Examine your meetings for the past several days. Think about the people you interacted with in each case—followers, peers, leaders, customers, vendors,… Did you approach every conversation in the same way? The approach you took with your closest peer was much different than the approach you took with your lowest performing follower, as well as with your most senior leader. The style you used interacting with various customer contacts changed from person to person, too. Your style as a leader varied in each situation. Why? Because you intuitively understood that different situations call for different styles.
Over the last few weeks, I’ve explored a simplified approach to situational leadership theory. Paul Hersey and Ken Blanchard originated SLT in the 1970s, but many others have written about and expanded on their work since then. This is one of the approaches taught to leaders at Capella University, which is where I saw this model. The value of this model is that it is easy to remember and, with a little practice, easy to learn how to apply.
Here is a summary of the articles in this series:
- Introduction – What’s Your Style?
- Mini self-assessment and short definitions – What’s Your Style? Pt 2
- Detailed definitions and applications – What’s Your Style? Pt 3
- What the mismatch of styles looks like (this article) – What’s Your Style? Pt 4
Review the previous articles to get caught up to the current place in this discussion — what happens when a leader uses the wrong style.
What does happen when you use the wrong style? All leaders have experienced this. You may not realize what is happening in the midst of the mismatch being played out, but afterward you’ve likely said something like, “Well, I could have done that much better.”
I recall a time when I assumed a colleague had a good handle on solving a problem. I took a facilitative approach: “Jack, let me know if you need me to clear any hurdles for you, but I’m confident you can solve this problem.” Several days later, Jack was still in the muck. “Jack, is everything OK there?” He assured me it was. I thought, Sometimes it takes extended effort to solve a problem. This is one.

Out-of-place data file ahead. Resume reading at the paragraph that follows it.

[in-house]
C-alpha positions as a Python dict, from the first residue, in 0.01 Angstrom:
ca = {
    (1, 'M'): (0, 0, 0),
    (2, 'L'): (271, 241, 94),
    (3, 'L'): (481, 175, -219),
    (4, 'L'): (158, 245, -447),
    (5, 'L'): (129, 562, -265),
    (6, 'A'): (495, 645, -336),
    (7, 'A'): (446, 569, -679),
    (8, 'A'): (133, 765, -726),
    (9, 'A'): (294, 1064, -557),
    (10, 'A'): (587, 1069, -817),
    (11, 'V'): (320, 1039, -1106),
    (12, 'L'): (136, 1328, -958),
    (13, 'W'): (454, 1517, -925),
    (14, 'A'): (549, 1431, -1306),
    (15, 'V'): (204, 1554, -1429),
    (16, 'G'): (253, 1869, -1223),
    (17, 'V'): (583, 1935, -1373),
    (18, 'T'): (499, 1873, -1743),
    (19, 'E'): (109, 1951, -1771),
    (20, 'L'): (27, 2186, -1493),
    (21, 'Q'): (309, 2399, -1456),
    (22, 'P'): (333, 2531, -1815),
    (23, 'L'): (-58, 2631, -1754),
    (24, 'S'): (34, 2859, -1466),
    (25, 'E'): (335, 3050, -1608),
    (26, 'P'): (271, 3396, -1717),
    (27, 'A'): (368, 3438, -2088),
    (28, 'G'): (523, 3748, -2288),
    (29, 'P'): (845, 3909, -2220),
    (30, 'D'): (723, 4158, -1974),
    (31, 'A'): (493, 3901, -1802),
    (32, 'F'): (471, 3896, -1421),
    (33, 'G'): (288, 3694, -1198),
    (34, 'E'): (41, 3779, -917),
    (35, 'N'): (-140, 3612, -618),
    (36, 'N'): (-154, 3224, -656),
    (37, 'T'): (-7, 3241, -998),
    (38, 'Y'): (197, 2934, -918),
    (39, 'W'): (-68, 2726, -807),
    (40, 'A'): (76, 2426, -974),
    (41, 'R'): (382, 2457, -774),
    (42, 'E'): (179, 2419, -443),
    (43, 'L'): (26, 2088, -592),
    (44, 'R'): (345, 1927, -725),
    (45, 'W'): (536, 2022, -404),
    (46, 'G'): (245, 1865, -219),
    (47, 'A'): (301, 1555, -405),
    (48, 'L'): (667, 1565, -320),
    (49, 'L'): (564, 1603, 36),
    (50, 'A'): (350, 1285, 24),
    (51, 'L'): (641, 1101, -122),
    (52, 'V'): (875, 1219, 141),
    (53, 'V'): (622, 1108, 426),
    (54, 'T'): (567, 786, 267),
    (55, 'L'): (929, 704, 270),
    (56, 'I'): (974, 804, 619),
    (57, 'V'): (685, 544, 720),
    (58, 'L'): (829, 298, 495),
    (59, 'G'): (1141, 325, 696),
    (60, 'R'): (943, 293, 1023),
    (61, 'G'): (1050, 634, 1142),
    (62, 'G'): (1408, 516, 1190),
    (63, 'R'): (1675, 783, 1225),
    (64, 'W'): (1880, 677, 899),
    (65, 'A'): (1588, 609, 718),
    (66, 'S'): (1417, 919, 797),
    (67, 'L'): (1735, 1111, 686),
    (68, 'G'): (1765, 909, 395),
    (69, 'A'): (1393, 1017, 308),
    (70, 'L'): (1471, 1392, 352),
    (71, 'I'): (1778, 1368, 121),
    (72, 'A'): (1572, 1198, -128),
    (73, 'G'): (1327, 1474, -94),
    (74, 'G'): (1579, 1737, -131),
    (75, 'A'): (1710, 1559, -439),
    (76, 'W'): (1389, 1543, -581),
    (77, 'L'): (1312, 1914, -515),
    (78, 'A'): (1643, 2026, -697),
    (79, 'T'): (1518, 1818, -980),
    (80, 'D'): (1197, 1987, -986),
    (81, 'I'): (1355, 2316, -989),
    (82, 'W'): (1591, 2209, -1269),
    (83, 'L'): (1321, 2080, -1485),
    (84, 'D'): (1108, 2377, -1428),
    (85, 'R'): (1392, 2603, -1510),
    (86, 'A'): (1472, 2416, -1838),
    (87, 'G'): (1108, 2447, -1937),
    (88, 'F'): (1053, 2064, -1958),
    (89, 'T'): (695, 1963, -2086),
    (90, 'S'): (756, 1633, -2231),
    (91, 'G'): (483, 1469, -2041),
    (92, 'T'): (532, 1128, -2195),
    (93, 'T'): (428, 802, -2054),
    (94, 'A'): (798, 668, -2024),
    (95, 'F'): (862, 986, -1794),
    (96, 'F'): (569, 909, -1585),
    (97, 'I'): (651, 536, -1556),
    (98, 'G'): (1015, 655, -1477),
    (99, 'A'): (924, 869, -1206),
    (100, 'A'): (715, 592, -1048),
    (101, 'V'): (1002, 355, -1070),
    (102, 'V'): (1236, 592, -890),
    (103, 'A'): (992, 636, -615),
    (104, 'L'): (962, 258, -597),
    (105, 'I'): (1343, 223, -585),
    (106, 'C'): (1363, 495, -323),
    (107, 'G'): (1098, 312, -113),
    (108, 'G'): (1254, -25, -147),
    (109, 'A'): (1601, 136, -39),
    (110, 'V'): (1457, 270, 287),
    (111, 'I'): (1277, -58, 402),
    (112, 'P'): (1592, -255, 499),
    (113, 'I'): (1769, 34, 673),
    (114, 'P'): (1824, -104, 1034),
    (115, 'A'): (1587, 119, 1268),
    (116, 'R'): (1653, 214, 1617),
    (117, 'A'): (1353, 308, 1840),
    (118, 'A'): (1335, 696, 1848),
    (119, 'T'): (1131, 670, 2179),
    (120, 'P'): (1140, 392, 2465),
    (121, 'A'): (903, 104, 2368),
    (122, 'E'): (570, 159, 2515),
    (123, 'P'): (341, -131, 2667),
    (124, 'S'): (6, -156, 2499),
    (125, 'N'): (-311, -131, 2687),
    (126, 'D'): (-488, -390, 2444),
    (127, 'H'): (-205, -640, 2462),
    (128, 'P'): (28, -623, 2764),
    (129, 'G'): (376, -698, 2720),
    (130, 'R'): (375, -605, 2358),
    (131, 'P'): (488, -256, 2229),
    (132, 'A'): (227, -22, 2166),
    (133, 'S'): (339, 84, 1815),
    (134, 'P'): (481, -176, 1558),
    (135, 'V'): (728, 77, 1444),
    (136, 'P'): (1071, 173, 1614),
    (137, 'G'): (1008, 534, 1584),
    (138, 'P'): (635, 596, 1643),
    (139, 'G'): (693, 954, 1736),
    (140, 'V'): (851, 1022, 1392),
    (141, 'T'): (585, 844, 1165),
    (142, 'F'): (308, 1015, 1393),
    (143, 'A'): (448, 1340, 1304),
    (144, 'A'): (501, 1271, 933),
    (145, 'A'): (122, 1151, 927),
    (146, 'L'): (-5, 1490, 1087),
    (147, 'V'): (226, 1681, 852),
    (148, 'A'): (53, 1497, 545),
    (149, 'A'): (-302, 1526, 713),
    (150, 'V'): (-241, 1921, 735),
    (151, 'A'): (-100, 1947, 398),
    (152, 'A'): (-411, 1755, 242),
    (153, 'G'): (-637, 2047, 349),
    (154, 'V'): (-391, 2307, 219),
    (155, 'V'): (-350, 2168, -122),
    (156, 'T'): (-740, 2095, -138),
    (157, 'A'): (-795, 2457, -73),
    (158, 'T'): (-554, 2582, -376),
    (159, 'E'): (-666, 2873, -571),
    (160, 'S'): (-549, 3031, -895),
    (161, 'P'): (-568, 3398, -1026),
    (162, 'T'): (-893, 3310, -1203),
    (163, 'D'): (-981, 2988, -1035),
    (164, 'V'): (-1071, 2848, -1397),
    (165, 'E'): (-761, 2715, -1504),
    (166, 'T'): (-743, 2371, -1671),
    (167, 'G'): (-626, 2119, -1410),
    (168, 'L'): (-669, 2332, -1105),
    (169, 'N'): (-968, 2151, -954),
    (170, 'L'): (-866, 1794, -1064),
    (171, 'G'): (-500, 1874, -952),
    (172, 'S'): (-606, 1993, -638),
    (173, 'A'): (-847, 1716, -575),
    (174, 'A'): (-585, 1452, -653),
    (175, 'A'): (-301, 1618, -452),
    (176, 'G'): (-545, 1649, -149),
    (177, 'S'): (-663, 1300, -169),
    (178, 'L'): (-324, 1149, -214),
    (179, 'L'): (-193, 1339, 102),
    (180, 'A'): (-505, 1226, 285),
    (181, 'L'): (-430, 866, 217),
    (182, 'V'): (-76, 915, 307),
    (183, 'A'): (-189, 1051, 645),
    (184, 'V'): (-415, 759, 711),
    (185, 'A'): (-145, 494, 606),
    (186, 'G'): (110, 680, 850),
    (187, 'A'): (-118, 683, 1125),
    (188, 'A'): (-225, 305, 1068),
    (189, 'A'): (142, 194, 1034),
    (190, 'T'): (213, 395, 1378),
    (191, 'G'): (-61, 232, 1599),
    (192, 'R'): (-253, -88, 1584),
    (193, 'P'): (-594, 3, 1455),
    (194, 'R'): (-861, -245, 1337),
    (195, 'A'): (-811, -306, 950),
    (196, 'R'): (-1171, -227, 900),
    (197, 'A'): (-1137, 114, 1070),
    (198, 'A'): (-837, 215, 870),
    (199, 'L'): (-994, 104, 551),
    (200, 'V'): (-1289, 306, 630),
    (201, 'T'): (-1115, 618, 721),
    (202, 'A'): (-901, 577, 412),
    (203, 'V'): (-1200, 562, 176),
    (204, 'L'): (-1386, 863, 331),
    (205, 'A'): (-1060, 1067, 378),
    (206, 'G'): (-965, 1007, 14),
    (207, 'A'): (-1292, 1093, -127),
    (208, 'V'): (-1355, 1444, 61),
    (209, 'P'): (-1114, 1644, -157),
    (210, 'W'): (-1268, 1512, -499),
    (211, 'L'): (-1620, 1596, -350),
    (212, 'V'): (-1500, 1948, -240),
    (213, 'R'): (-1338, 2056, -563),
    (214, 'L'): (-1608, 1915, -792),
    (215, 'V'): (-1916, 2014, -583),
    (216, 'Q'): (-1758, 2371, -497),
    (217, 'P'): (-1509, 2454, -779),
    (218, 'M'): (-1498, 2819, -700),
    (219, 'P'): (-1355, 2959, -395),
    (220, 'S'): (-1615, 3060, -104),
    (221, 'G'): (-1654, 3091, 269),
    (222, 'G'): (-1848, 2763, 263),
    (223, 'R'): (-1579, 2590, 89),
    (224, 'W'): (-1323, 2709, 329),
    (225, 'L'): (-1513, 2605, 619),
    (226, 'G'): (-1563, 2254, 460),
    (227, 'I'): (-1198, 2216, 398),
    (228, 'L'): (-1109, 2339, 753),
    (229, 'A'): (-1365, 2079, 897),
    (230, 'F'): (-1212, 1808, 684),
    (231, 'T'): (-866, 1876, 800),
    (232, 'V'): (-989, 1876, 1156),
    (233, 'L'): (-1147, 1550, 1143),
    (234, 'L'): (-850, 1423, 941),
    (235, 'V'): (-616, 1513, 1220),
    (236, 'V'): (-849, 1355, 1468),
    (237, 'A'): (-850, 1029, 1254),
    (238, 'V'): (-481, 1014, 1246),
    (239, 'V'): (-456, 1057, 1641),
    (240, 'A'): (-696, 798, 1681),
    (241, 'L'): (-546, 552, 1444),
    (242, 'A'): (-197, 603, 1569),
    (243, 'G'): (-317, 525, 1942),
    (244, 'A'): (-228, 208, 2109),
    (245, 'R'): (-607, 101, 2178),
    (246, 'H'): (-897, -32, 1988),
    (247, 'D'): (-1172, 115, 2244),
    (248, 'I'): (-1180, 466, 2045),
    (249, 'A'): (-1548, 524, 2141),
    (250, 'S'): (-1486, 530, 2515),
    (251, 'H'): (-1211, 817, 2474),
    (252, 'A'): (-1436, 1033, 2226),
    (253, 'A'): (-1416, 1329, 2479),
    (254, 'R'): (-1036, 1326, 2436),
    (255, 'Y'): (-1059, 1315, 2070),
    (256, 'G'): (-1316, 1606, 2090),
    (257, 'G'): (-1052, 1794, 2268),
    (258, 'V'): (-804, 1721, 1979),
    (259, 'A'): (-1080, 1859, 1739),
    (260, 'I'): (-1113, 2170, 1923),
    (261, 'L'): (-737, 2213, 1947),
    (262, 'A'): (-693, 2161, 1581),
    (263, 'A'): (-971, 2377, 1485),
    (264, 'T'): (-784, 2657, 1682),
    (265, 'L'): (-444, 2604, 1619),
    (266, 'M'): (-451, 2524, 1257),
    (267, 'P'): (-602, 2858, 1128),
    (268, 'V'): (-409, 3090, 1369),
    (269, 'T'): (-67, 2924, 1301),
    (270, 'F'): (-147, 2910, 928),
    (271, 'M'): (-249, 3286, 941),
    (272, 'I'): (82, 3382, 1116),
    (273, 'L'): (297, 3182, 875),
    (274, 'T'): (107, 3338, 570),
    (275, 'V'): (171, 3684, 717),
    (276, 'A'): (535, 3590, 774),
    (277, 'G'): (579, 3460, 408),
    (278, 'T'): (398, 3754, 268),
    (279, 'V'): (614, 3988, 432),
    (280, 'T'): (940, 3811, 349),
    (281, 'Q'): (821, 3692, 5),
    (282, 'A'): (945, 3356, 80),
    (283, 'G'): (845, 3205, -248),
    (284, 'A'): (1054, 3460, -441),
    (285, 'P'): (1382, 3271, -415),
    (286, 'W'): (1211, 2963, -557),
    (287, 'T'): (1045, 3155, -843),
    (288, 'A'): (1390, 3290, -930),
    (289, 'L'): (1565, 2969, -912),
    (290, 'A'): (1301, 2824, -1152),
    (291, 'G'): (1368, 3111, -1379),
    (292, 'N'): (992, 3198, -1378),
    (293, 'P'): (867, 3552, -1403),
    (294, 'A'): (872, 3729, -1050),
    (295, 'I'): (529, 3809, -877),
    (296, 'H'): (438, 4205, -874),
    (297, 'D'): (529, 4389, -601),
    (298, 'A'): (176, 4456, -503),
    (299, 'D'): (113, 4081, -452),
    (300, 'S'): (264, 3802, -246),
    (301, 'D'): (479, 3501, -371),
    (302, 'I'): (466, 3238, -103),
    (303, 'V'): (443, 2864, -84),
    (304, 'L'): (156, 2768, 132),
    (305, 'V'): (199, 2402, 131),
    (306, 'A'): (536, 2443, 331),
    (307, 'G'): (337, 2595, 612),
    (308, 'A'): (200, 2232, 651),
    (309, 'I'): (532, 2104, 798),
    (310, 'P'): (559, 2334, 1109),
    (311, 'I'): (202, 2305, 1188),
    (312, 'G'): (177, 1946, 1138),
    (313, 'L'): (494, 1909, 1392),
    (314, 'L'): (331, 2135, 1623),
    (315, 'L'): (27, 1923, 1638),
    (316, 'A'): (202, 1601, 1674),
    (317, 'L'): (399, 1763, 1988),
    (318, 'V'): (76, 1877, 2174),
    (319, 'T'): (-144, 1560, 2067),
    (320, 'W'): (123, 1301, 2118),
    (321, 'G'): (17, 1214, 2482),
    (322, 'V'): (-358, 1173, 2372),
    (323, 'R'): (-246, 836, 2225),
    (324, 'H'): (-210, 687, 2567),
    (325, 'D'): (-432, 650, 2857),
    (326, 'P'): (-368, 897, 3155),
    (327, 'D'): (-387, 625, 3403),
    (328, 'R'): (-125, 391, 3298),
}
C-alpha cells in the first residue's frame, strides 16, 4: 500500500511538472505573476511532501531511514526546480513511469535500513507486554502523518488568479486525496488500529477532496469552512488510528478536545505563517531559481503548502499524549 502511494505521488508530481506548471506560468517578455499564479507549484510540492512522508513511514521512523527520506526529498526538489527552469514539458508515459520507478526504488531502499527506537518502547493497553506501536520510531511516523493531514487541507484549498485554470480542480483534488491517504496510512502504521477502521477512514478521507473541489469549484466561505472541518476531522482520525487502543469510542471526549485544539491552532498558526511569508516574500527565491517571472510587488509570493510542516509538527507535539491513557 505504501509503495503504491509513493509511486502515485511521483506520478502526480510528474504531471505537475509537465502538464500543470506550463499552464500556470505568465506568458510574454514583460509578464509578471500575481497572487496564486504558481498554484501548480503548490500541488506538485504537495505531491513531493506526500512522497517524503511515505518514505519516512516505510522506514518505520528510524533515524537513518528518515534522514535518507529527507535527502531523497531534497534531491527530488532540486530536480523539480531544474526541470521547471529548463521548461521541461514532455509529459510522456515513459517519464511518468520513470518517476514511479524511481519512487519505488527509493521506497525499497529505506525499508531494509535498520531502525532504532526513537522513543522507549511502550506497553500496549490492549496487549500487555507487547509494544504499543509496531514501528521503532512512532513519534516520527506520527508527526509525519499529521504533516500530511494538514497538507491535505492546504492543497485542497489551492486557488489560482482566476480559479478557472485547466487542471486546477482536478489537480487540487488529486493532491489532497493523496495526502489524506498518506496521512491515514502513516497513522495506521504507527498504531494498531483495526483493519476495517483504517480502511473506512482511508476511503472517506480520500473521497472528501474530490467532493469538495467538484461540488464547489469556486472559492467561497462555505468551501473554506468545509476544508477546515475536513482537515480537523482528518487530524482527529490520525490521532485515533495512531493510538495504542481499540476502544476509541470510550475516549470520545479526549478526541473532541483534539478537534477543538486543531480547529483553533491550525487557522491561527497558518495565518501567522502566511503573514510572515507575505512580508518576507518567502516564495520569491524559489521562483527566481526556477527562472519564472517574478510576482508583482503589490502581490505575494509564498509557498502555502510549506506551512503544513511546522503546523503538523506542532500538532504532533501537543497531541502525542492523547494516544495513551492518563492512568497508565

A few days later, another colleague gave me a “Heads Up!” Jack’s problem had expanded dramatically and was affecting several people in other teams, and across vendors and customers. Yikes! The problem had not been solved or even controlled. It was getting worse.
Eventually the problem was solved and actually resulted in some very good personal and organizational outcomes. My personal reflection is that Jack didn’t need my facilitative approach, he needed directive leadership. Lesson learned.
You can imagine that there are an infinite number of ways these mismatches can play out. Below, I have provided a summary of the general kinds of problems you might see when the wrong style is used. (I’ve limited these scenarios to the leader-follower relationship for space constraints.) Reading the descriptions, you might recall a leadership mismatch from your own experience.
Directive Style Needed
The situation calls for clear direction for any of several reasons: an unfamiliar situation, tight deadlines, crisis, performance problems.
Wrong Application: Collaborative or Facilitative
This yields confusion and ambiguity leading to further unresolved crisis or continued performance problems. The leader will likely appear to be weak to the follower because the follower essentially needed a firm hand of help that never appeared.
Collaborative Style Needed
The situation calls for brainstorming, change management, delegation of responsibilities, integration of skills, or possibly mentoring or addressing performance problems.
Wrong Application: Directive
This creates the appearance of being heavy handed and demotivating. There can be a perception that the follower isn’t trusted.
Wrong Application: Facilitative
The leader appears to be distant, unsupportive, or even disengaged.
Facilitative Style Needed
The situation calls for mentoring, coaching and supporting engaged and skilled professionals.
Wrong Application: Directive or Collaborative
Followers are demotivated; they feel they aren’t trusted and their ideas and expertise aren’t valued.
Using the wrong style can lead to some very serious issues, especially when the leader isn’t able to recognize the problem and make corrections. After I misapplied facilitative leadership when working with Jack, I stepped in with the directive style. The situation then settled down and all parties were able to work on real solutions, both short and long term. If I had continued to apply the facilitative style, the situation would have grown worse. Jack would have been in hot water, and I would have been in hotter water!
The correct application of leadership style helps people grow in their skills, be more effective in their work, and become stronger leaders themselves. Yes, your effective use of leadership styles builds leaders.
Keep in mind that everyone has a preferred, or default, leadership style. To determine your natural style, take the mini self-assessment at What’s Your Style? Pt 2. Your natural style will be useful in many situations. Most leaders, though, need to develop proficiency in detecting when to use the other two styles and how to exercise them.
Your commitment to better use of the styles will pay off for you and your leadership, and it will help others around you become stronger leaders, too!
Dr. Scott Yorkovich is a leadership coach and consultant. He works with individuals, small and medium organizations, and ministries. Contact him at ScottYorkovich[at]LeadStrategic.com with your questions.